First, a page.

Bankruptcy

Bankruptcy

If you’ve suffered a financial set-back, you may be enduring mounting debt, harassment from creditors, or even the threat of losing your home, car, or other personal property. Filing for bankruptcy can bring peace of mind and allow you to pursue a fresh start.

Bankruptcy starts when you file a petition with the bankruptcy court. This court is a specially set up court within the federal court system. Because it is federal law, most bankruptcy law is the same all over the country. Your bankruptcy protection is automatically valid all over the country.

As soon as you file a case, all bill collectors have to leave you alone. Bankruptcy stops foreclosures, car repossessions, law suits, garnishments and most other attempts to collect a debt.

Along with your petition, you have to file documents showing what property you own, what debts you have, how much income you earn and what your budget looks like. You also have to fill out a “means test” form to show how much income you made in the past six months. If your income is higher than the average income for a household of your size, you have to show that your expenses are high enough to deserve a bankruptcy. If you “fail” the means test, it is presumed that you are abusing the bankruptcy system unless you get into a long term repayment plan called Chapter 13 bankruptcy. However, you can try to convince a bankruptcy judge that you have special circumstances and it would still be fair to allow you to file a fairly quick and painless Chapter 7 bankruptcy.

Briefly, the difference between Chapter 7 bankruptcy and Chapter 13 bankruptcy is that in a Chapter 13 bankruptcy you have to make payments on at least some of your debt over a period of three to five years. In a Chapter 7 bankruptcy, the whole process usually only takes about four months and you do not have to make payments to creditors. If creditors receive anything in a Chapter 7 bankruptcy, it is from taking property and selling it. Most people in Chapter 7 bankruptcy do not lose any property because the law protects your essentials so you can have a true fresh financial start.

In most bankruptcies you only have to appear at one hearing called a Meeting of Creditors. This hearing is held about a month after you file. Your attorney will appear with you. Creditors usually do not show up. You meet with a trustee who is assigned to administer your case and testify under oath about your bankruptcy. The trustee can investigate your case further if he or she has questions. The trustee is usually just another bankruptcy attorney and is not a judge. Bankruptcy judges make the final decisions if a situation calls for it.

After your case is over, you get a discharge. The discharge permanently prohibits creditors from trying to collect from you. Some debts cannot be discharged, such as student loans, fines, back child support and some taxes.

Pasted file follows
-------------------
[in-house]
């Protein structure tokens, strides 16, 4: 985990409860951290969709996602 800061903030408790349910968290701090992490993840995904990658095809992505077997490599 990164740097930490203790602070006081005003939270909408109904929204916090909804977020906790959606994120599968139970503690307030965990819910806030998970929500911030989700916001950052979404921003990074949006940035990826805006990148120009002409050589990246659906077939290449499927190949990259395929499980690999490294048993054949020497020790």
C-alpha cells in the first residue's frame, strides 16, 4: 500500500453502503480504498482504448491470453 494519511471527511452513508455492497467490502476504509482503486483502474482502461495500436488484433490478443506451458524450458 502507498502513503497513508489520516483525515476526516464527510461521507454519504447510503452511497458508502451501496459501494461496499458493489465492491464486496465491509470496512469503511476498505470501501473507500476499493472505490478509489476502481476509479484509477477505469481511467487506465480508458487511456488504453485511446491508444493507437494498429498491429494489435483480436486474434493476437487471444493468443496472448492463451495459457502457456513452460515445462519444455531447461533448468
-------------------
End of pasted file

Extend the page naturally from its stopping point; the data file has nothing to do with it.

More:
Frequently Asked Questions

My clients receive personalized advice and honest, professional representation without judgment or pressure. I keep my costs and overhead very low and I pass that savings onto my clients.  Contact me today to set up a free consultation.

In addition to providing other legal services, I am a designated debt relief agency under federal law and provide legal assistance to consumers under the Bankruptcy Code.

Chapter 7

Chapter 7 is the easier, quicker form of bankruptcy. As soon as you file a bankruptcy petition, all collections stop—that includes phone calls, garnishments, law suits, foreclosures, etc. If creditors receive anything in a Chapter 7, it’s from the liquidation of property. Most people do not lose any property in a Chapter 7 because it is exempt from collections. It is important to talk to an attorney about whether your property is exempt. If your household income is over the median income for the state of Washington, you may be required to file a Chapter 13 bankruptcy instead. Click here for a list of the median incomes, state by state, in the U.S.

Chapter 13

Chapter 13 bankruptcy is essentially a repayment plan that lasts three to five years. The amount you pay depends on your income and expenses. As with a Chapter 7, once a Chapter 13 is filed, all collections stop. In addition,  you are afforded longer-term protection from some creditors, such as the IRS or a mortgage company trying to foreclose. Chapter 13 can bring additional relief by allowing you to catch up on a mortgage, back taxes, child support, pay off a car loan, or even reinstate a suspended driver’s license. Click here for a list of the median incomes, state by state, in the U.S.

The Law Office of Larry Lofgren is a debt relief agency. I help people file for bankruptcy relief under the Bankruptcy Code.